Sometimes it goes horribly wrong. For instance, the LA Times launched a wiki for their editorials, then promptly removed it after it started getting defaced.
But then there are some amazing successes. The most oft-quoted wiki is Wikipedia, an online encyclopedia created entirely by its visitors and boasting over a half million entries. Here are some interesting stats on Wikipedia’s growth: here and here.
But Wikipedia isn’t really an example of a wiki used for marketing purposes. Here are a few examples that market or promote a product/service/company/destination:
- Channel 9 Wiki â€” Part of the MSDN (Microsoft Developers Network). Microsoft uses this to engage with techies worldwide and keep the dialogue going. I’ve even contributed to it myself then blogged about it.
- SEOGlossary.com â€” My company, Netconcepts, recently launched this wiki to provide a resource that is fluid and changeable as the SEO industry evolves. It’s part of our consultative selling strategy.
- NYWiki â€” everything you’d want to know about people, places, and things in New York City. A privately-owned website. They make money off of Google AdSense advertising.
- NewPRWiki â€” a wiki on new forms of PR, started by communications consultant Constantin Basturea
- Memory Alpha â€” a wiki for die-hard Star Trek fans. They make money off of Google AdSense advertising.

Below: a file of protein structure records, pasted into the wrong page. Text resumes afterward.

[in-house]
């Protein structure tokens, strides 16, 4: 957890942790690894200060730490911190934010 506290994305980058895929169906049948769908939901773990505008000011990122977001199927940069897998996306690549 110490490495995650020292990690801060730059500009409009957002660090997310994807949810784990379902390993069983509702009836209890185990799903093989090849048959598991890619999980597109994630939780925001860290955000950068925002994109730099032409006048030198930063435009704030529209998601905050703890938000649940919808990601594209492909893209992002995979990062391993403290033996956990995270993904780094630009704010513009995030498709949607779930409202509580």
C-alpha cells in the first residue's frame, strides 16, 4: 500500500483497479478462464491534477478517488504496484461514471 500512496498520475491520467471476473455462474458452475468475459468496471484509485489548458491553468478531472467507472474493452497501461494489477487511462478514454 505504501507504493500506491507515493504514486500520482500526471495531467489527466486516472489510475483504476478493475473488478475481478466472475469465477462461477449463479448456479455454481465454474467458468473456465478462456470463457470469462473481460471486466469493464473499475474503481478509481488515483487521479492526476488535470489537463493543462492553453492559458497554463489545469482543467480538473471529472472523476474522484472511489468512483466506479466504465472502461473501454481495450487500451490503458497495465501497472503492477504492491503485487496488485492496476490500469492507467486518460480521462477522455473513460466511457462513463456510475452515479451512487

Only the first two examples are really marketing initiatives.
Anyone have any more/better examples of wikis used in marketing?
A few days before Christmas, Microsoft’s MSN Search team announced their MSN Search Wiki. The word quickly spread to blogs like ResearchBuzz, SearchEngineWatch Blog, and Google Blogoscoped. Of the major search engines, MSN Search is the only one to employ wikis as a way to encourage customer participation in the product development process. Hats off to Microsoft for showing such leadership!
A wiki, if you’re unfamiliar with the term, is essentially an interactive website that any visitor can edit, with a view to improving or enhancing it. In other words, a “website run by the community.” It’s not uncommon for entire websites to be built by web visitors. A great example is the Wikipedia, an entire encyclopedia written by and maintained by its online visitors.
I’ve just made some contributions to MSN Search’s wiki, including:
- A feature comparison chart between MSN Search, Google, and Yahoo!
- Several recommendations for feature enhancements
Come on everyone, join in and help Microsoft make a killer search engine!